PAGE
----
Volkswagen just sold one of my inventions, and I didn’t get a dime for it. Volkswagen didn’t get rich on the sale either. After more than 20 years of trying not too hard, Volkswagen is getting out of the non-OEM service business and sells its Stop + Go chain of quick-fit shops to the management.
“It was supposed to be an all-out assault on the non-OEM service business,” writes Automobilwoche [sub] in an eulogy. The attack ended in defeat.
In the eighties, I was supposed to start a campaign to “re-capture lost service customers” for Volkswagen and Audi dealers. According to the data, customers were deserting the dealers in droves as their cars came out of warranty. Hold your comments about bad VW dealers. All brands have that problem, much to the delight of Pep Boys, AutoZone, Meinecke, and Jiffy Lube.
“Gentlemen,” I said in a presentation, “there is nothing to recapture. Most of the Volkswagen and Audi drivers have never been in a dealership.” If someone buys a car used, the service bays at the branded dealer are usually avoided at all costs. Half of Germany’s cars are older than eight years, and those cars come into a dealership only in a dire emergency. Those customers go elsewhere. “And if you want them, you need to build an elsewhere.”
“No glass and marble. Something that says low price and professional quality. And no Volkswagen logos.”
The idea was accepted. Stop + Go was born. A lot of red. A lot of green. We opened a pilot store in Berlin and one in Cologne. Hundreds of these shops were to follow. International roll-out. The competition was shaking in its service booths.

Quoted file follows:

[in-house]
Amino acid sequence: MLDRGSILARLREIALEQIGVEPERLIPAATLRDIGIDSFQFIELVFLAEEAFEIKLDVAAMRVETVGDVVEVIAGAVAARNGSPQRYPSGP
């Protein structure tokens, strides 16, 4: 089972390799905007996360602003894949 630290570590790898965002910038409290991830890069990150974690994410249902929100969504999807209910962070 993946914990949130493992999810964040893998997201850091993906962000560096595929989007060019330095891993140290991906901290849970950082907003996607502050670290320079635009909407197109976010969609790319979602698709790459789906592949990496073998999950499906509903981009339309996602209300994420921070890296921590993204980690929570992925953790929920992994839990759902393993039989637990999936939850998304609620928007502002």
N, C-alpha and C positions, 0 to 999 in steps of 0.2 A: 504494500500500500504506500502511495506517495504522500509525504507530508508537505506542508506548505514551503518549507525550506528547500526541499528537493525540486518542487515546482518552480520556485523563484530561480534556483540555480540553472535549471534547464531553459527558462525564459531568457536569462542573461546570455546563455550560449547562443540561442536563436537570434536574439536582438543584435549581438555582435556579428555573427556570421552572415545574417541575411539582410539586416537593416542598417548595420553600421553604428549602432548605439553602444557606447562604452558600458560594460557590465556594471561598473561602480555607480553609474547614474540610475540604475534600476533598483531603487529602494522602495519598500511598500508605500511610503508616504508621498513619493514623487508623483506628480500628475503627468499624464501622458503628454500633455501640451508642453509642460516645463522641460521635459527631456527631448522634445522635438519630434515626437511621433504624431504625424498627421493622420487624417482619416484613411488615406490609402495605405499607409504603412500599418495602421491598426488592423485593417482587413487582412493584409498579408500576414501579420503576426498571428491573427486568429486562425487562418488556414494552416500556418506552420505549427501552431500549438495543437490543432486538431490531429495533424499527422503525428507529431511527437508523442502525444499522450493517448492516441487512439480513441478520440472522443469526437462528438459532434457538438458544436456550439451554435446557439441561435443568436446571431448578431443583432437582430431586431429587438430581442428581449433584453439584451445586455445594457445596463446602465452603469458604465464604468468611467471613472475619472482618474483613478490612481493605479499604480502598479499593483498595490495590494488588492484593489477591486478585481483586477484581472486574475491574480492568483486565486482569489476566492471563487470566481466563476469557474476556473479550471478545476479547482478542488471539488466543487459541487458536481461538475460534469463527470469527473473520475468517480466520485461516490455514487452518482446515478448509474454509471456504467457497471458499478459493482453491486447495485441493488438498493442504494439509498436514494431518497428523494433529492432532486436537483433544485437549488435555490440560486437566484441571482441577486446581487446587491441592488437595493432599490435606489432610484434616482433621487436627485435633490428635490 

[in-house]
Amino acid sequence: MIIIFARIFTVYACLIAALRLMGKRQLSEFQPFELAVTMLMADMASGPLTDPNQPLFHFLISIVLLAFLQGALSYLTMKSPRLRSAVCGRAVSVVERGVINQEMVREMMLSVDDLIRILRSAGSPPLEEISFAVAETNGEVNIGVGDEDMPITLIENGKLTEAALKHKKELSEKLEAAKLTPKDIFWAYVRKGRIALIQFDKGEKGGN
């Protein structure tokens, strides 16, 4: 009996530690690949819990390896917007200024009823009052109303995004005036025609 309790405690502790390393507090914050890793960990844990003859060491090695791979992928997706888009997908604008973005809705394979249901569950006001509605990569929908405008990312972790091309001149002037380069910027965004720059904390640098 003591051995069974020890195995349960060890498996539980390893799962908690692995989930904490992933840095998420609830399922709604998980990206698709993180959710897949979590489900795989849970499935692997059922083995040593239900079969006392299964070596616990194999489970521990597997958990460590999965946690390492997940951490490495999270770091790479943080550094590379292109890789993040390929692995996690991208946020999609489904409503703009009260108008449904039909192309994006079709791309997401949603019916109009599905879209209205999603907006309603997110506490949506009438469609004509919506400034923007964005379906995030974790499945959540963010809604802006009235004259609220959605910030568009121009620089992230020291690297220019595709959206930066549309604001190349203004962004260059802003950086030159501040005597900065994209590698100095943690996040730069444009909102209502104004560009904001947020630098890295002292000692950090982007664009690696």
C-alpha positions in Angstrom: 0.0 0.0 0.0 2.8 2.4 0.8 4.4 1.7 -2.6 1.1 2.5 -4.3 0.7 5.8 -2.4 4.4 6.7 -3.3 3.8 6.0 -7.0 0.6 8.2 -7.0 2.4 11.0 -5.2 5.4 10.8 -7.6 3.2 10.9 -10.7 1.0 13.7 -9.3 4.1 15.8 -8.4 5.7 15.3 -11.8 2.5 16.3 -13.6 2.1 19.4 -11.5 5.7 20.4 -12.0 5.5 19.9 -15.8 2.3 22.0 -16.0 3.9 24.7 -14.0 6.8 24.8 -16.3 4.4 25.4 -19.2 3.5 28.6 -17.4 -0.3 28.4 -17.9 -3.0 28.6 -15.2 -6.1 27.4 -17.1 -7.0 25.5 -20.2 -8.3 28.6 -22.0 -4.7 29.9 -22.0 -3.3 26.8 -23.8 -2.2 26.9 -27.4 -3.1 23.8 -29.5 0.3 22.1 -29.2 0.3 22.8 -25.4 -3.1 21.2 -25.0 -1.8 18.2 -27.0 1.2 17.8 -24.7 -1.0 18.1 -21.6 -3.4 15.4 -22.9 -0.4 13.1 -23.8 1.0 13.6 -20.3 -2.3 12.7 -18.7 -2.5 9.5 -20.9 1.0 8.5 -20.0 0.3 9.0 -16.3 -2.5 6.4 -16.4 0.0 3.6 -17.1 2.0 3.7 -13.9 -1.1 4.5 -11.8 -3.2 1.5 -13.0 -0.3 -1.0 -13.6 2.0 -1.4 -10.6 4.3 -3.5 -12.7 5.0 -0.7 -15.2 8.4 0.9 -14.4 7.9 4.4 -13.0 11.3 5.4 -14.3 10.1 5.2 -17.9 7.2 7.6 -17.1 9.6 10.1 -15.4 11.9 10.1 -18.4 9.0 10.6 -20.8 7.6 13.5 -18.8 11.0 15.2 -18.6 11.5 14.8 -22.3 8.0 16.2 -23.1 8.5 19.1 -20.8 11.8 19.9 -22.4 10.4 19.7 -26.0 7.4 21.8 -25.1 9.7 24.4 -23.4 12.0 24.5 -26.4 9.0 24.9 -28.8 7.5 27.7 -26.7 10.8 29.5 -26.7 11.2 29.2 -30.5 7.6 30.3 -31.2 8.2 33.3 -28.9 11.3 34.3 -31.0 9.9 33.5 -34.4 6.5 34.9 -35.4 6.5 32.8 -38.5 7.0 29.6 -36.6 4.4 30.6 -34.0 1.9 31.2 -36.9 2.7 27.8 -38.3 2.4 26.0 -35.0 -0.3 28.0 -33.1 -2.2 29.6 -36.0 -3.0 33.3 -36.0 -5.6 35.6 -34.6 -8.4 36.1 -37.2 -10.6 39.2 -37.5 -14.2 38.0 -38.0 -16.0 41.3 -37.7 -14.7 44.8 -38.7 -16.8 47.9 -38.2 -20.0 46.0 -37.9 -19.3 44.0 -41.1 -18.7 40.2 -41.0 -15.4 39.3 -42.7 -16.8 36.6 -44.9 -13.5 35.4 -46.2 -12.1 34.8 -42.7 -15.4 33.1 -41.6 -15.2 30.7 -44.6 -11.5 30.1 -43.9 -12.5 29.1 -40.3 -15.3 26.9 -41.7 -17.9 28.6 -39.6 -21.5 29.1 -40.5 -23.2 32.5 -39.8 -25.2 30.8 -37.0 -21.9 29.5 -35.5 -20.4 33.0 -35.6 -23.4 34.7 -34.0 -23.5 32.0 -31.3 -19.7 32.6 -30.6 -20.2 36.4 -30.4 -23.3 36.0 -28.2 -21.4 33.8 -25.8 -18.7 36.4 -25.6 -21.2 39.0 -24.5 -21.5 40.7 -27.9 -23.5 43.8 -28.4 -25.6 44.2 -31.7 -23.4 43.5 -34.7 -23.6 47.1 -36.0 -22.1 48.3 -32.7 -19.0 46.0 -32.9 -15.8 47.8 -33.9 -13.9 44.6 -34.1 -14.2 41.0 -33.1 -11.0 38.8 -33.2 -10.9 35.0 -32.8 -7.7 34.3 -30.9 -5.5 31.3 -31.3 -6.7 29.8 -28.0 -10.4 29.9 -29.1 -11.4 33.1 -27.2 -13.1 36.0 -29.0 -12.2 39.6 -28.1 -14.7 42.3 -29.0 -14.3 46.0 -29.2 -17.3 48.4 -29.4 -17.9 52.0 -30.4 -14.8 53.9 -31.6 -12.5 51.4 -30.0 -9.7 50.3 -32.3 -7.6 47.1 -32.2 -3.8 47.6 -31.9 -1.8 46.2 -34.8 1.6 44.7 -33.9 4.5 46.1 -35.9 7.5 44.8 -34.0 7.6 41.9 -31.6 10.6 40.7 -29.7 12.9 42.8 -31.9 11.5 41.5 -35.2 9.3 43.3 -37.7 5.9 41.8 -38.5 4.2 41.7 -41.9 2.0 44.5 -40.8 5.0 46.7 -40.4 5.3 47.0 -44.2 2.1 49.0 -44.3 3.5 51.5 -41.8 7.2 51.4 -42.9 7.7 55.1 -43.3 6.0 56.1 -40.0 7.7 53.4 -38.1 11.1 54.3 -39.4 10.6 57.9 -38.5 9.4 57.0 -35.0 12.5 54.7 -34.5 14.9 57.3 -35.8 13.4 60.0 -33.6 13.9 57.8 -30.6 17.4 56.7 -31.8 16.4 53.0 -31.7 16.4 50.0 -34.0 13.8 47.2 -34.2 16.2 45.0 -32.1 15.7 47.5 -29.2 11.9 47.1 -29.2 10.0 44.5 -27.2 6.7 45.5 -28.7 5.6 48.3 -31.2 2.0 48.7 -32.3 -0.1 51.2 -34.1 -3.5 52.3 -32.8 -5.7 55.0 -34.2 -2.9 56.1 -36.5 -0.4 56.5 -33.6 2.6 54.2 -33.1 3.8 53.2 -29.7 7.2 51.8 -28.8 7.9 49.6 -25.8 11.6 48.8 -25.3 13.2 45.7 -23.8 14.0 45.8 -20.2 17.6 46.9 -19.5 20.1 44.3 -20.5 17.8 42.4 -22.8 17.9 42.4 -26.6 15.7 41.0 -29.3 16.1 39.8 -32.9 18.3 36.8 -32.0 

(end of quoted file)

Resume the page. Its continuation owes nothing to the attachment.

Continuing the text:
More than 20 years later, the number of Stop + Go stores still stands at 24. It quickly became clear that Volkswagen wants to make a lot of money selling original parts, but they didn’t want to make the investment to develop successful pilot stores, core to any franchise strategy. A mid-term refresh of the Polo probably received more marketing support than Stop + Go in 20 years. It’s not that there wasn’t enough money. There was money for corporate identity, expensive architectural concepts, there were at least three expensive re-launches. At the last re-org, the matter was elevated to the Volkswagen Group level, and the manager reported directly to the board. All for naught. The mascot (lots of red and green) I had created is now in the German Werbefiguren-Museum.
It’s a shame. Selling parts often contributes a third of a manufacturer’s profits. Especially in lean times, it can keep the company afloat. Apparently, Volkswagen does not need the money.